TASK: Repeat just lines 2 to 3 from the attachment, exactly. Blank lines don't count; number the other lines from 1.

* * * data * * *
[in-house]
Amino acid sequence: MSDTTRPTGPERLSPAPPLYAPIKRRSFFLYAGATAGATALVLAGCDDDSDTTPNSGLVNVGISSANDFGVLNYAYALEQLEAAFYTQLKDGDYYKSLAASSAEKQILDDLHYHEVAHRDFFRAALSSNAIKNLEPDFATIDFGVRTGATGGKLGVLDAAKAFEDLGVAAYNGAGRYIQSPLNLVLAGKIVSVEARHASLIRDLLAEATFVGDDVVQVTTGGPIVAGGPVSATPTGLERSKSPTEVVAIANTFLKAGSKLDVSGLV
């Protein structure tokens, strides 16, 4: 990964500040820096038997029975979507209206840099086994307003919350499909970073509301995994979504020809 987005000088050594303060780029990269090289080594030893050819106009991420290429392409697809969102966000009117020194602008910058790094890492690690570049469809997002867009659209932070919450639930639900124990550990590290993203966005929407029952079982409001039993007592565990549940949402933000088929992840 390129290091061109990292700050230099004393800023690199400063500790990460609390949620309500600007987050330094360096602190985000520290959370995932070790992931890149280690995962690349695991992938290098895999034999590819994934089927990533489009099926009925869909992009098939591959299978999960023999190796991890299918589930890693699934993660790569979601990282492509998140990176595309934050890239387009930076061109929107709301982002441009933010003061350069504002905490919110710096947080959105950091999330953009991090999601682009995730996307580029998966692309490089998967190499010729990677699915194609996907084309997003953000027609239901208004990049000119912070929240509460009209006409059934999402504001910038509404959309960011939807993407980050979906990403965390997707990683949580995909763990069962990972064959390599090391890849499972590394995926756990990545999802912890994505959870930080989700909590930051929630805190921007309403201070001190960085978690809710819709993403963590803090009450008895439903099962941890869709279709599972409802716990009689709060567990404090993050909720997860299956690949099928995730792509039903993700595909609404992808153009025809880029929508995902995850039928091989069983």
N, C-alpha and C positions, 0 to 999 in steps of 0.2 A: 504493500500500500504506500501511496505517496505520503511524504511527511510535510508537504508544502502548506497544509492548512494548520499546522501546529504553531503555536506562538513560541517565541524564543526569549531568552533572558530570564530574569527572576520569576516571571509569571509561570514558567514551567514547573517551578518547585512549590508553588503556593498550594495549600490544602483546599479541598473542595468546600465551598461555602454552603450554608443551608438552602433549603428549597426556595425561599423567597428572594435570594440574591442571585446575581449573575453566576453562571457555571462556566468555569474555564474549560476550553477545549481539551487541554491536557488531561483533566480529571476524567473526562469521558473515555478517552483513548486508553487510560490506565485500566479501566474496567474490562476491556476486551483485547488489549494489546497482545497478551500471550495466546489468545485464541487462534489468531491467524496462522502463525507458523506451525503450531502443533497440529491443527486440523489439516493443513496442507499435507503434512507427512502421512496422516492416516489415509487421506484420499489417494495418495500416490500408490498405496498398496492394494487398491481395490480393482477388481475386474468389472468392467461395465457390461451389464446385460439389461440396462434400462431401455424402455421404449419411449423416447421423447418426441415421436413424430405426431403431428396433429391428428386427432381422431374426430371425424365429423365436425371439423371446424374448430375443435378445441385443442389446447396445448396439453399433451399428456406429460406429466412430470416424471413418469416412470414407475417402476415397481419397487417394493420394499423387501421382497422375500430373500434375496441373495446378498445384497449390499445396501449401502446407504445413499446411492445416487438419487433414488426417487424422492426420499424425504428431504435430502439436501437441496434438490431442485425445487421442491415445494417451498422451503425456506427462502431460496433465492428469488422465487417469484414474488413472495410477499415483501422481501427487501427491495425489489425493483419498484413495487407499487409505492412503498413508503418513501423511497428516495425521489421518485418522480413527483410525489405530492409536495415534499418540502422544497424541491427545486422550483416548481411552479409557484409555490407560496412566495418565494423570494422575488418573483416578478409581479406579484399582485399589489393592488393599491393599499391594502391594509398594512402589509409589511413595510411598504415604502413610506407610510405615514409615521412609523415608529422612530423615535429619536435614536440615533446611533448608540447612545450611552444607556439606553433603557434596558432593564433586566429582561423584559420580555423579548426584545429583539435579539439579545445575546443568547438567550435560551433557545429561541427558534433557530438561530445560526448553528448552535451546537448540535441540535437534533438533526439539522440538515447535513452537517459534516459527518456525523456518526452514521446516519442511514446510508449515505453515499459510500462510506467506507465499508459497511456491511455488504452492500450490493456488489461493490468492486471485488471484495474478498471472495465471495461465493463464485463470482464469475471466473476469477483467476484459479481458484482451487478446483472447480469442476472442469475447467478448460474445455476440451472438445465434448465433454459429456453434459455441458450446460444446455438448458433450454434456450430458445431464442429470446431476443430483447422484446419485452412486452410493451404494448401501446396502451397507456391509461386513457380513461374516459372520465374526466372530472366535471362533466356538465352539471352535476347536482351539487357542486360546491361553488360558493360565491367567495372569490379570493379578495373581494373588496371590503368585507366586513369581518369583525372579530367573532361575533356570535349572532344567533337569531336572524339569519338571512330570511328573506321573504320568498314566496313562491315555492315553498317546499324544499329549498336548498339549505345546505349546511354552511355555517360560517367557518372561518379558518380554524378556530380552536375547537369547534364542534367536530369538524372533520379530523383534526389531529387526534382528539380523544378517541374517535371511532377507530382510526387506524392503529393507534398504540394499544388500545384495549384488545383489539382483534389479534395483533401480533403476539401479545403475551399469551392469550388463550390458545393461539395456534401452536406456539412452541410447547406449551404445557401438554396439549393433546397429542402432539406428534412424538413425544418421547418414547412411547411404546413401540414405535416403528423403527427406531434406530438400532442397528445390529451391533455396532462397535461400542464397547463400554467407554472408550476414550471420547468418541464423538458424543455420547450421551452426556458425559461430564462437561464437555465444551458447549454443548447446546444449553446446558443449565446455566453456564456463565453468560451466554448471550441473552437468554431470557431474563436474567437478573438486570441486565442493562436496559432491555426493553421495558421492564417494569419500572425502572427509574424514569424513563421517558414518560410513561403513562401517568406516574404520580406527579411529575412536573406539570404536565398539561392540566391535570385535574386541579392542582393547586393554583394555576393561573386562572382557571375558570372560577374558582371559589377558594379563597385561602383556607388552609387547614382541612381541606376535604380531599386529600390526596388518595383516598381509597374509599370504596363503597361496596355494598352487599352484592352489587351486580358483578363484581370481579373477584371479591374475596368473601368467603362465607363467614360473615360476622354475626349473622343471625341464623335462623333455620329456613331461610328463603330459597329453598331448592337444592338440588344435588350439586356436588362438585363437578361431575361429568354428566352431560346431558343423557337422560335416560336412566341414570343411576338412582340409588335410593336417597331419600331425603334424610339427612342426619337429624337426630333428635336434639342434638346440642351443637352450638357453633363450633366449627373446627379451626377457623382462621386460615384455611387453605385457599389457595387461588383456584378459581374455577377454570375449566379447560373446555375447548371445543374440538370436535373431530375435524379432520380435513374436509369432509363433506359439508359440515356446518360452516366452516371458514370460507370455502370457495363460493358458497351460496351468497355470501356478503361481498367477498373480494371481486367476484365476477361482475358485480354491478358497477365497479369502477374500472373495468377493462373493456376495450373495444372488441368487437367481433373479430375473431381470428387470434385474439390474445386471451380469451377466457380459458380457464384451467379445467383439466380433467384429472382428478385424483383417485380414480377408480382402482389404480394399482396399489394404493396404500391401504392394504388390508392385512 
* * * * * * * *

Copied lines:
Amino acid sequence: MSDTTRPTGPERLSPAPPLYAPIKRRSFFLYAGATAGATALVLAGCDDDSDTTPNSGLVNVGISSANDFGVLNYAYALEQLEAAFYTQLKDGDYYKSLAASSAEKQILDDLHYHEVAHRDFFRAALSSNAIKNLEPDFATIDFGVRTGATGGKLGVLDAAKAFEDLGVAAYNGAGRYIQSPLNLVLAGKIVSVEARHASLIRDLLAEATFVGDDVVQVTTGGPIVAGGPVSATPTGLERSKSPTEVVAIANTFLKAGSKLDVSGLV
């Protein structure tokens, strides 16, 4: 990964500040820096038997029975979507209206840099086994307003919350499909970073509301995994979504020809 987005000088050594303060780029990269090289080594030893050819106009991420290429392409697809969102966000009117020194602008910058790094890492690690570049469809997002867009659209932070919450639930639900124990550990590290993203966005929407029952079982409001039993007592565990549940949402933000088929992840 390129290091061109990292700050230099004393800023690199400063500790990460609390949620309500600007987050330094360096602190985000520290959370995932070790992931890149280690995962690349695991992938290098895999034999590819994934089927990533489009099926009925869909992009098939591959299978999960023999190796991890299918589930890693699934993660790569979601990282492509998140990176595309934050890239387009930076061109929107709301982002441009933010003061350069504002905490919110710096947080959105950091999330953009991090999601682009995730996307580029998966692309490089998967190499010729990677699915194609996907084309997003953000027609239901208004990049000119912070929240509460009209006409059934999402504001910038509404959309960011939807993407980050979906990403965390997707990683949580995909763990069962990972064959390599090391890849499972590394995926756990990545999802912890994505959870930080989700909590930051929630805190921007309403201070001190960085978690809710819709993403963590803090009450008895439903099962941890869709279709599972409802716990009689709060567990404090993050909720997860299956690949099928995730792509039903993700595909609404992808153009025809880029929508995902995850039928091989069983």